Waynesboro’s John Bell was one of the most accomplished potters of nineteenth century America. But he was also one member of a multi-generational pottery making dynasty that stretched from Pennsylvania through Maryland and into the Shenandoah Valley of Virginia. Join us as we place John Bell’s career into the context of his larger family, including his father Peter and brothers Solomon and Samuel, among others.
Following the lecture will be an in-depth look at sherds, kiln furniture, and other artifacts recovered from the John Bell Pottery in Waynesboro, part of the collection of the Nicodemus Center for Ceramic Studies (NCSS). Guests will also be able to view an extensive collection of original Bell Family pieces in the Renfrew Visitors Center gallery and purchase a chance to win fine reproductions handcrafted by ceramicists including Lynette King, Jack Handshaw, James Smith (previous NCCS Executive Director), Mike McIntyre, and Anne Aden. Additional Bell reproductions will be for sale in the Renfrew gift shop.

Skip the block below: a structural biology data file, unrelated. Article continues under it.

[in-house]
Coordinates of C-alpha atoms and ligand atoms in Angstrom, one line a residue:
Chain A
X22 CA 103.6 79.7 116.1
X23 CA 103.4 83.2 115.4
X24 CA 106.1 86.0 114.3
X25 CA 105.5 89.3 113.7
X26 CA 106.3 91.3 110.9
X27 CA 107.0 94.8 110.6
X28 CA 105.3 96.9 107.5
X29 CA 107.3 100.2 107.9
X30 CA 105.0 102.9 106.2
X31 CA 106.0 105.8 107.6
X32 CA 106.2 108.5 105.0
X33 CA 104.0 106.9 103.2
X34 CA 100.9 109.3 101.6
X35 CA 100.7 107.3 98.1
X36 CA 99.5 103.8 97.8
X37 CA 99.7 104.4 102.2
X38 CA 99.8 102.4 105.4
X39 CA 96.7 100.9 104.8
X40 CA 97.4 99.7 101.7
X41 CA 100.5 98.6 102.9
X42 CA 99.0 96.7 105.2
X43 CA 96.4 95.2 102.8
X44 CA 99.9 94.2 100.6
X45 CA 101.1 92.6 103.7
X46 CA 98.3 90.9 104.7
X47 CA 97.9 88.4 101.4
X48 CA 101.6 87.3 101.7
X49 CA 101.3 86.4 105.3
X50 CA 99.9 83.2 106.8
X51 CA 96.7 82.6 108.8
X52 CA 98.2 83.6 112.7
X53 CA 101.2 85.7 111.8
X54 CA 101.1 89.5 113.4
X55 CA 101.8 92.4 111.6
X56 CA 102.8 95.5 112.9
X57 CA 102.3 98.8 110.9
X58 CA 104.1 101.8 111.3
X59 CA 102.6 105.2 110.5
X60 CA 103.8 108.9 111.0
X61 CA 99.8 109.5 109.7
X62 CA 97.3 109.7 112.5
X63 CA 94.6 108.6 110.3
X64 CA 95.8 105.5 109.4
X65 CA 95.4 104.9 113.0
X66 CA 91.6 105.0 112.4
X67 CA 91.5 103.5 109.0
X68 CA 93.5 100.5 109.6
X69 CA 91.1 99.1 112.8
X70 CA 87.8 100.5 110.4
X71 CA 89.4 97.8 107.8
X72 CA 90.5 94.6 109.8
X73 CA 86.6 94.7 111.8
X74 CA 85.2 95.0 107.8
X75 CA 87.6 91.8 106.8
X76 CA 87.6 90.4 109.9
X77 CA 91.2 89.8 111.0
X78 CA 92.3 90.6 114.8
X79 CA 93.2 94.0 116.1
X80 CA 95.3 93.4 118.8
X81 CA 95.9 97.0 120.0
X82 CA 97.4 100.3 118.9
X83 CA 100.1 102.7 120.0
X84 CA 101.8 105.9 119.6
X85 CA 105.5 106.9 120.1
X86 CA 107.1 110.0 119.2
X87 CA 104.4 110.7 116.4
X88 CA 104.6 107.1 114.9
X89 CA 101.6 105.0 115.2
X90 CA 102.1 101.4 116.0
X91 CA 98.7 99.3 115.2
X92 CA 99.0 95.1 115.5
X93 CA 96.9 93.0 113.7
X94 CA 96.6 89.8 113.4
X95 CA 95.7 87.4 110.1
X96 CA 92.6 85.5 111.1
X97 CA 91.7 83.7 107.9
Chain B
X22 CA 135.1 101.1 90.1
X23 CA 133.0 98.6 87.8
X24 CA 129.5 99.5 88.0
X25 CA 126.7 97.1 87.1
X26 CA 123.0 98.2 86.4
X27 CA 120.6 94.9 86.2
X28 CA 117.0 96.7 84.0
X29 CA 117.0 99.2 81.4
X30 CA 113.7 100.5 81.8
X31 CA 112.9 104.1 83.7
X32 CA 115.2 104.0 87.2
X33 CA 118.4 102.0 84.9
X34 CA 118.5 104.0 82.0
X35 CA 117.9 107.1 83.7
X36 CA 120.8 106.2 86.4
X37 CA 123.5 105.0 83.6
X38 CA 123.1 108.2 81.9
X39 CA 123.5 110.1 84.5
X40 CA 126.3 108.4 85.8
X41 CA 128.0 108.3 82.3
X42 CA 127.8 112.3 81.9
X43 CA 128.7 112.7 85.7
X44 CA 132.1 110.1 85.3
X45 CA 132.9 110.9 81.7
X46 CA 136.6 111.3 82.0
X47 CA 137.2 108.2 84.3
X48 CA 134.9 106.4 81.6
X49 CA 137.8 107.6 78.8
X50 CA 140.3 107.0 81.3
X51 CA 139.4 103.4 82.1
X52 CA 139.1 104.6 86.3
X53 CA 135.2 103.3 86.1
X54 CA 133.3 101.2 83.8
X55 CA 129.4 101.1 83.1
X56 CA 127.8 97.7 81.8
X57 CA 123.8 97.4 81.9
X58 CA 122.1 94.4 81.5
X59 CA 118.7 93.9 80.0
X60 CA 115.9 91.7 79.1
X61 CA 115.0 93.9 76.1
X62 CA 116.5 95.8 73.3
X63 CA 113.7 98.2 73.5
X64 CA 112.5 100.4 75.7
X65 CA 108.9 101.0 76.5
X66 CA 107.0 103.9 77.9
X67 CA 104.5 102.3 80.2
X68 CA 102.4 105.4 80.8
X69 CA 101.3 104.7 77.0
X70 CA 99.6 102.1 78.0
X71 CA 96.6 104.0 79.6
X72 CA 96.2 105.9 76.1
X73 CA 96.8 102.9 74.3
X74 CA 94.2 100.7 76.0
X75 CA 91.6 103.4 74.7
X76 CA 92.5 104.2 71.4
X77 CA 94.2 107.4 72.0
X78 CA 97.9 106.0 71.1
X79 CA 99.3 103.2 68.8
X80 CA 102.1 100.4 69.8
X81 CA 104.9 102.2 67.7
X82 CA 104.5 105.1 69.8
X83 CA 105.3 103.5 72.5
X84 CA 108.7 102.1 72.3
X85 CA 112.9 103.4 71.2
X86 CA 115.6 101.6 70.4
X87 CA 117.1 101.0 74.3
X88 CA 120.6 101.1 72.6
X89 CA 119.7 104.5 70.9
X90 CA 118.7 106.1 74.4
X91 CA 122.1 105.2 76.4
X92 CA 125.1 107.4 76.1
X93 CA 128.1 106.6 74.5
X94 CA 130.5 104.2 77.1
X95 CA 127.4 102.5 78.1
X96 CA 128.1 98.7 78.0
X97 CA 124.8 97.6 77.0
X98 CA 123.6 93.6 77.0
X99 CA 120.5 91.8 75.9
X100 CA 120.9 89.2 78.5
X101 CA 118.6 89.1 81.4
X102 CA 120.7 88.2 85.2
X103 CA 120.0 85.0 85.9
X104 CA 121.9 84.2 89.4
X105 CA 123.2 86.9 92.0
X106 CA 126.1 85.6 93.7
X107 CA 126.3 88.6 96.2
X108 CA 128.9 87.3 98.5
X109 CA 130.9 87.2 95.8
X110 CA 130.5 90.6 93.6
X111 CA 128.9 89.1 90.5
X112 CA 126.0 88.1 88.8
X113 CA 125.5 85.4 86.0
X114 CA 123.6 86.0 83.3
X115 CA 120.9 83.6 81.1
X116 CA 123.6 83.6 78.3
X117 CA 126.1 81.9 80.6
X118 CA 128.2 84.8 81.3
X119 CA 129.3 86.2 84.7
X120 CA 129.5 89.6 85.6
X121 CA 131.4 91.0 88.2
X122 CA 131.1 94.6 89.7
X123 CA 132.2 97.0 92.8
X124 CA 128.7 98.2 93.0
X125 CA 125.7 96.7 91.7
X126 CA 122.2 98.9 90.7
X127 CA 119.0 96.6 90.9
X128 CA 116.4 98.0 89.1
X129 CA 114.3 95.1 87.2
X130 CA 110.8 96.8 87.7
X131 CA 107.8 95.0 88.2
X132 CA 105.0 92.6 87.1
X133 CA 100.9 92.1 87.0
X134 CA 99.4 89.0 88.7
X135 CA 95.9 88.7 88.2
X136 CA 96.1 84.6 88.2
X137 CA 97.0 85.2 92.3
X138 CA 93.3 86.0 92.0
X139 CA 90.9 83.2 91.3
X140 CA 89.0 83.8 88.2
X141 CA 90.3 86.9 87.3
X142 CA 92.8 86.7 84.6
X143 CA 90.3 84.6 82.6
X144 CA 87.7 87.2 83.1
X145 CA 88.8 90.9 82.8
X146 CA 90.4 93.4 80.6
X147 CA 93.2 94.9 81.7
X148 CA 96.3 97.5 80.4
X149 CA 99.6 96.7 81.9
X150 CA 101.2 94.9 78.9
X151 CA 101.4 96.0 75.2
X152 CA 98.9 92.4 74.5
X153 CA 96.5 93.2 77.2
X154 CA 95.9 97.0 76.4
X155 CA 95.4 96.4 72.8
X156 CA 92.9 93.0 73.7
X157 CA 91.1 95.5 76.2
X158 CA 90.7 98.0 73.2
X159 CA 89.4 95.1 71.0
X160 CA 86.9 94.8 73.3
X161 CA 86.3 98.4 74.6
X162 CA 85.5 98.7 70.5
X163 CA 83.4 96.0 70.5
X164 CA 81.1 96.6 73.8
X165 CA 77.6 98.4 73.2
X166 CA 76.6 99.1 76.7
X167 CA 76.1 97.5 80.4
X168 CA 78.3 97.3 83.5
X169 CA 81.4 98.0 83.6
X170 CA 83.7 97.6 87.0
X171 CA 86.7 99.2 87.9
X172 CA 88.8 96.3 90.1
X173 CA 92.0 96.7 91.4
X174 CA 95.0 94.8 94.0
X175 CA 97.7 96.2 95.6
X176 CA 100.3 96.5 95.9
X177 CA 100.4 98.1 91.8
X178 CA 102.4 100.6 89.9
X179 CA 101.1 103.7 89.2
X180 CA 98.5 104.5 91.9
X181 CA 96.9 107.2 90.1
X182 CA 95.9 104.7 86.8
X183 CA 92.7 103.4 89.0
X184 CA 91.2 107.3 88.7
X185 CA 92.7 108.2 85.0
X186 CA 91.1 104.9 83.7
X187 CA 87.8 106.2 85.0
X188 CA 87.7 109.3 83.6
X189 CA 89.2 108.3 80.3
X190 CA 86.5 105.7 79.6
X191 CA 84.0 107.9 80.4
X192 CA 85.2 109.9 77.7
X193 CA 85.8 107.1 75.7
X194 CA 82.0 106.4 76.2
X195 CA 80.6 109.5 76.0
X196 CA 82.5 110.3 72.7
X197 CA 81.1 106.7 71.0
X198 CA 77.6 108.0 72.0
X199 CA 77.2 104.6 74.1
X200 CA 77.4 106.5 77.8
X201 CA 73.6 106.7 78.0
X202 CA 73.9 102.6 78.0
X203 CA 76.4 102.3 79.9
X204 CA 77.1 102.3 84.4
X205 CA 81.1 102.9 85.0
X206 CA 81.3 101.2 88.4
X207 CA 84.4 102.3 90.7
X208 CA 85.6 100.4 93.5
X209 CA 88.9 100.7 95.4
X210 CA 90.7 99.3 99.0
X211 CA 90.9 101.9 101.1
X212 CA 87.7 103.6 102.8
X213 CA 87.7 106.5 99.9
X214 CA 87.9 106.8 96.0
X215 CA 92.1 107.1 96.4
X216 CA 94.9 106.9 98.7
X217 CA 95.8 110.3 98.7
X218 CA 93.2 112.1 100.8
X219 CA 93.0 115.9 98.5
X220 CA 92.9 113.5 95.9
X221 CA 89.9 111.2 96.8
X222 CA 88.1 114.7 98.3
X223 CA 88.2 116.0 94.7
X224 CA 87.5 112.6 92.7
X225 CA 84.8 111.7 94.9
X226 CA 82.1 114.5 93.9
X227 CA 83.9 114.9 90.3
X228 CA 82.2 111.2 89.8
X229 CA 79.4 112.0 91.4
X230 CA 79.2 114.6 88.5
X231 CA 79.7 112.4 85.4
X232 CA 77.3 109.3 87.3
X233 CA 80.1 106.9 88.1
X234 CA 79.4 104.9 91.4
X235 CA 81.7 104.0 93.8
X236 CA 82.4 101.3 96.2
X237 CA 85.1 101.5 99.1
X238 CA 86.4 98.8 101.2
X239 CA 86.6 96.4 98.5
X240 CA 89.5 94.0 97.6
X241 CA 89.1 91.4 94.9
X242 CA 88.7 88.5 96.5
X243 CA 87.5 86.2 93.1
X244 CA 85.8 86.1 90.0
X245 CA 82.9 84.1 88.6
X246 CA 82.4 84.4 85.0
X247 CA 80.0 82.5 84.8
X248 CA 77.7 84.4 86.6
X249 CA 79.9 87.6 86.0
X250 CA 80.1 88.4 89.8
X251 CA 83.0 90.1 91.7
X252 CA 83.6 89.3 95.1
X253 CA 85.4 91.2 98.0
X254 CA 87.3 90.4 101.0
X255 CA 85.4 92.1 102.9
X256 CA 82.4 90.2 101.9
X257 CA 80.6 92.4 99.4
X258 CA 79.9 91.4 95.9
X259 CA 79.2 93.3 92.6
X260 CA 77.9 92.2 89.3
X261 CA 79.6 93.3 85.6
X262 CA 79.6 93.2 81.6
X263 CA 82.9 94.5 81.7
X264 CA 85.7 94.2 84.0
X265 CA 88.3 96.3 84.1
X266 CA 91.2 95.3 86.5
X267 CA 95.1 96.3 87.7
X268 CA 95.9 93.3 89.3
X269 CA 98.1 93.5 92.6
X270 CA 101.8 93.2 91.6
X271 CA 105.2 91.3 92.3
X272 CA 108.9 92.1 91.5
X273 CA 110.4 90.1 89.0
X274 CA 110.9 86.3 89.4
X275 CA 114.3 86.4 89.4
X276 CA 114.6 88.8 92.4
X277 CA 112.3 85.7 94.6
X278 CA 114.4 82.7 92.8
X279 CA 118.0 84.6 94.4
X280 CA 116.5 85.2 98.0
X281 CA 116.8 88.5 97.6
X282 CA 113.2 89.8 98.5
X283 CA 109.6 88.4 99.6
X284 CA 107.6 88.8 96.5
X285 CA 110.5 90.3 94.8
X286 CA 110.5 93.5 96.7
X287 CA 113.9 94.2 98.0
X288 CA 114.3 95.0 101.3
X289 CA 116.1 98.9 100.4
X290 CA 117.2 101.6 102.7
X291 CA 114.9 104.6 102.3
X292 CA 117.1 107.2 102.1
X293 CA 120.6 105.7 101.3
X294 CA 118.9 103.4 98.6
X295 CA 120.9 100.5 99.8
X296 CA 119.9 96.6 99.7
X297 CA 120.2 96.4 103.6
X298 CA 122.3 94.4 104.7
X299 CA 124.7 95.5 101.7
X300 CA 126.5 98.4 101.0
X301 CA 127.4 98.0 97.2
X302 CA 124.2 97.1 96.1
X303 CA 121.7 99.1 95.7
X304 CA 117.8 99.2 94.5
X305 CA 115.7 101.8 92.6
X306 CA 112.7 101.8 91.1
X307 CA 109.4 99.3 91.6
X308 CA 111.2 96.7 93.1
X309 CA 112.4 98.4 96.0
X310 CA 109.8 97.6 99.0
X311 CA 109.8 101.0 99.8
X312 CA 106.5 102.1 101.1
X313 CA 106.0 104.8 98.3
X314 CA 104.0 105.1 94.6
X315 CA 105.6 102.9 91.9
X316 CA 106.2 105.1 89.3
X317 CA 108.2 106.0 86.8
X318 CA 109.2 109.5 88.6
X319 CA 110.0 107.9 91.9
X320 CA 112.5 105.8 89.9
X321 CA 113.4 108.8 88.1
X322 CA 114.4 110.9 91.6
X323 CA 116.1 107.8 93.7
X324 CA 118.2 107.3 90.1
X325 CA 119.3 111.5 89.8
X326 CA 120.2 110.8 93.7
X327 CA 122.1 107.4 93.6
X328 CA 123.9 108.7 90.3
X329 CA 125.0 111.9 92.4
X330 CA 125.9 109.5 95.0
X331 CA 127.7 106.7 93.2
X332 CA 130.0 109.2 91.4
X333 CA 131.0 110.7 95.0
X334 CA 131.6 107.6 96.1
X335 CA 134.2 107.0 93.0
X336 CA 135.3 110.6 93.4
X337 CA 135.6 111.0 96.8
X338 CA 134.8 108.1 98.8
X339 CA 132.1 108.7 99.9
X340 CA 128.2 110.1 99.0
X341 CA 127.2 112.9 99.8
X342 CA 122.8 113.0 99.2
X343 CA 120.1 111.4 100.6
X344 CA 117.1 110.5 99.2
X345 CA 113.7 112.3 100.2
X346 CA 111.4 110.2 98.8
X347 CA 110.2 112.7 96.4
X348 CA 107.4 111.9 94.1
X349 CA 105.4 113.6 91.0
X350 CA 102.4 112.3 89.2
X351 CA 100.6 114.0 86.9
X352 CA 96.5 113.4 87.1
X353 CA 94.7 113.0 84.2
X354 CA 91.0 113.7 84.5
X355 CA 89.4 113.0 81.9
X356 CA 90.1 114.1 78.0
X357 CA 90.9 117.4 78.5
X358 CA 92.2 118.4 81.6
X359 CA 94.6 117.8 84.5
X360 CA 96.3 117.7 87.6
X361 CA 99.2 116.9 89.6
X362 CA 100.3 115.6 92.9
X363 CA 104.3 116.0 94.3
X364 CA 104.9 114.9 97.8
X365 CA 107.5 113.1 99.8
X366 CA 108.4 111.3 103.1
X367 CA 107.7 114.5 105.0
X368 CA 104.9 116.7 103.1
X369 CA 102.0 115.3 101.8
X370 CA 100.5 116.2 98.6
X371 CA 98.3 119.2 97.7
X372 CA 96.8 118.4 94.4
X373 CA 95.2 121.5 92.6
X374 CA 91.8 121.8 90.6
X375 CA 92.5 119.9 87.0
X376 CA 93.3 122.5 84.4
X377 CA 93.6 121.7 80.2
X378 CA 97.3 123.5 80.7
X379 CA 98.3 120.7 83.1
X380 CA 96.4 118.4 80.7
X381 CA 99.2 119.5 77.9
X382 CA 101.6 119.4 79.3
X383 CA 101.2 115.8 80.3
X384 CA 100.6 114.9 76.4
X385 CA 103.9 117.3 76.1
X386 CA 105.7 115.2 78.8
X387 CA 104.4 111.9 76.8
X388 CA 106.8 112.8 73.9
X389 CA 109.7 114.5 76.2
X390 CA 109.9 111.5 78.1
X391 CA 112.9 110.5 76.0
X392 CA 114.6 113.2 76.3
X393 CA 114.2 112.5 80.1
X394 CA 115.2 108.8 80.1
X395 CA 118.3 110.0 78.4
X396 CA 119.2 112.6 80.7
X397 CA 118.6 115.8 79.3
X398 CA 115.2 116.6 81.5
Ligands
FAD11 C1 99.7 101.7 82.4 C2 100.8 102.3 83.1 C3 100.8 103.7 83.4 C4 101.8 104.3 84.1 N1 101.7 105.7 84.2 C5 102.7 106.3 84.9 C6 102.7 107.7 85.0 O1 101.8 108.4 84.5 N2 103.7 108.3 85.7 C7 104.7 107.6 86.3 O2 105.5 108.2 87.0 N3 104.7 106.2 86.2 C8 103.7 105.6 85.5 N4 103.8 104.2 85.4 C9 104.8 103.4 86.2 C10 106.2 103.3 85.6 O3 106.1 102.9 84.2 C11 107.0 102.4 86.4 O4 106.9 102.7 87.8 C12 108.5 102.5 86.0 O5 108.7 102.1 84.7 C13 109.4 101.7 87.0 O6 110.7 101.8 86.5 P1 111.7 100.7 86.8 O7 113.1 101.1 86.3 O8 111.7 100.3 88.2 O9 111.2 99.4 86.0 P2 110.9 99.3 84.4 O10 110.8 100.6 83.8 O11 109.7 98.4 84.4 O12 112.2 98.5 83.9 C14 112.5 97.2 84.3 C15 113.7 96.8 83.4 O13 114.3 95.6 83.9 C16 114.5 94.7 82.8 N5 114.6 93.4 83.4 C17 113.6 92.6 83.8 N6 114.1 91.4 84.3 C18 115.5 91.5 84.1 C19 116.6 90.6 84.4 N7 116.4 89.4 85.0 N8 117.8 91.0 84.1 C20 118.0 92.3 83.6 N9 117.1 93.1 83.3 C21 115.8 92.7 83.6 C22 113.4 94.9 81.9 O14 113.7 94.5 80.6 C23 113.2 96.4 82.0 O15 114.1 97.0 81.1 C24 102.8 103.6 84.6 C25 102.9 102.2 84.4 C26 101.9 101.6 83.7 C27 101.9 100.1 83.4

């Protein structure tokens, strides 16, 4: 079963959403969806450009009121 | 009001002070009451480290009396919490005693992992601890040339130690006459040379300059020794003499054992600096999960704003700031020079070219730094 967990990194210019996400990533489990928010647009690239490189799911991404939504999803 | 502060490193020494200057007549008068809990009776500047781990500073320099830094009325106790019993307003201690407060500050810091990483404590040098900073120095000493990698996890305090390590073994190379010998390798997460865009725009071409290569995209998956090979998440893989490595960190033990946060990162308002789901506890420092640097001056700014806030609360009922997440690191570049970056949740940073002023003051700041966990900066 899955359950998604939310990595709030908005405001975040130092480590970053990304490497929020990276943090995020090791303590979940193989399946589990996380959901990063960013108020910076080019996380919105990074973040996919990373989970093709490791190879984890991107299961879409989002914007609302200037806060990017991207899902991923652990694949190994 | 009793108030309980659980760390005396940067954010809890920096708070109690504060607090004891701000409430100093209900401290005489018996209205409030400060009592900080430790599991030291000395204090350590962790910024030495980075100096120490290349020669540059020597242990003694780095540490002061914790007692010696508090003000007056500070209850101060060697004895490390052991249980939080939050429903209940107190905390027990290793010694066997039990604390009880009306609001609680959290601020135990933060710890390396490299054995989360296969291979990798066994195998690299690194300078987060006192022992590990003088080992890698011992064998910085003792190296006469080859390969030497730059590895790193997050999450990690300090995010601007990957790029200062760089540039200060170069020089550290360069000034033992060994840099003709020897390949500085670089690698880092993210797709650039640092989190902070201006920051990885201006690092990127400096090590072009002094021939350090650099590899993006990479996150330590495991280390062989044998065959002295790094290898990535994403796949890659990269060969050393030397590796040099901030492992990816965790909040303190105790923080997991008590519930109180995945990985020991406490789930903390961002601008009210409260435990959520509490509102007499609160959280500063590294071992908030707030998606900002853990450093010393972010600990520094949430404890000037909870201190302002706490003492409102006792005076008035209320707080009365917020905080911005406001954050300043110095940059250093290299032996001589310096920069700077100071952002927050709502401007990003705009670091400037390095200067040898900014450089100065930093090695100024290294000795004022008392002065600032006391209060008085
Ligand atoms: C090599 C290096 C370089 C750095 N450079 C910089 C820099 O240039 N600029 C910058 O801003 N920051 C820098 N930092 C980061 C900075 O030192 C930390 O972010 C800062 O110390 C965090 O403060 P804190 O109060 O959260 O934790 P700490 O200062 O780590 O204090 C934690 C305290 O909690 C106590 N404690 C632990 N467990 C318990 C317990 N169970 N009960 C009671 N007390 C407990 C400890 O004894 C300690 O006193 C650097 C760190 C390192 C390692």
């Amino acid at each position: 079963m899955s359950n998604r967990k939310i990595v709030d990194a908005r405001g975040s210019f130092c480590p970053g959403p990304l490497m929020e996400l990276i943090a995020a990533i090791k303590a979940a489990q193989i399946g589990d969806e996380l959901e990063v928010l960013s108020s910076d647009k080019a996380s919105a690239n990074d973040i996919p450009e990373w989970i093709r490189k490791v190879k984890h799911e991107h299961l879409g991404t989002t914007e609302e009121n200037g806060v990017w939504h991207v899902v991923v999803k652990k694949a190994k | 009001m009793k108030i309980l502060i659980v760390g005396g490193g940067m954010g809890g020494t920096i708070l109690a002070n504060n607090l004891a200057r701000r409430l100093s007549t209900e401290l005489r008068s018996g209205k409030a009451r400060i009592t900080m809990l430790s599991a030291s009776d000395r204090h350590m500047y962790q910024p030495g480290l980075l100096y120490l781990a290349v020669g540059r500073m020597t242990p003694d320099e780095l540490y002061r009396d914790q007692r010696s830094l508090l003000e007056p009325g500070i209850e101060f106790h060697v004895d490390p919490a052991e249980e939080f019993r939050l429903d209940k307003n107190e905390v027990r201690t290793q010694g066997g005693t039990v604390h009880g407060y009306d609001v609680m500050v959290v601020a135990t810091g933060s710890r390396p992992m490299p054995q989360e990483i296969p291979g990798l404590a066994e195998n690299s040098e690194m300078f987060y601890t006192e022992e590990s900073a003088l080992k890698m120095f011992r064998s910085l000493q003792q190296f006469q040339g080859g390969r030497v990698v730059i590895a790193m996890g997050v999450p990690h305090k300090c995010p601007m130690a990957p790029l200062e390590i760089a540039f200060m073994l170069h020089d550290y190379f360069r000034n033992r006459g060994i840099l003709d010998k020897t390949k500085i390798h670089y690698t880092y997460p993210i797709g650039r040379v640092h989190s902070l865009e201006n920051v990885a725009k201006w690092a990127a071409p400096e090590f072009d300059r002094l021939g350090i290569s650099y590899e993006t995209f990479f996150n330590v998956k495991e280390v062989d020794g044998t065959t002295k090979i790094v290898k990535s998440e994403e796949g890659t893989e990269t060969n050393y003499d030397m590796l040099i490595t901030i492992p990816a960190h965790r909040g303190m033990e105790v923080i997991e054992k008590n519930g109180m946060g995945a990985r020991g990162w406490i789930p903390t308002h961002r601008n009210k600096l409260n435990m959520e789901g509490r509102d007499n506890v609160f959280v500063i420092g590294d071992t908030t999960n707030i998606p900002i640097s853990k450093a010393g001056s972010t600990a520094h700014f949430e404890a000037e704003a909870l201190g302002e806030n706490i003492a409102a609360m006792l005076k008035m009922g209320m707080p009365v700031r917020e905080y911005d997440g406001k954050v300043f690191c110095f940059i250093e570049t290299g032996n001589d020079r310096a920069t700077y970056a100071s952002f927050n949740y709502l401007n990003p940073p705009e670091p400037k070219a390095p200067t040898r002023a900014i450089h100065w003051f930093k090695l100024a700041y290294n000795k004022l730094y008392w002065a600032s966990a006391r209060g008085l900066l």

About the Speaker: Nick Powers is Curator of Collections at the Museum of the Shenandoah Valley in Winchester, Virginia. A native of the Shenandoah Valley, he graduated from James Madison University in 2011 with a degree in History. In 2014, he graduated from the Winterthur Program in American Material Culture at the University of Delaware. At the MSV, Powers researches, exhibits, and lectures on the museum’s collection of Valley fine, decorative, and folk art, as well as the comprehensive collection of museum benefactor Julian Wood Glass Jr. (1910-1992). Powers is the author of several articles on Shenandoah Valley and Southern decorative arts and material culture.
This special program is made possible through partnership by: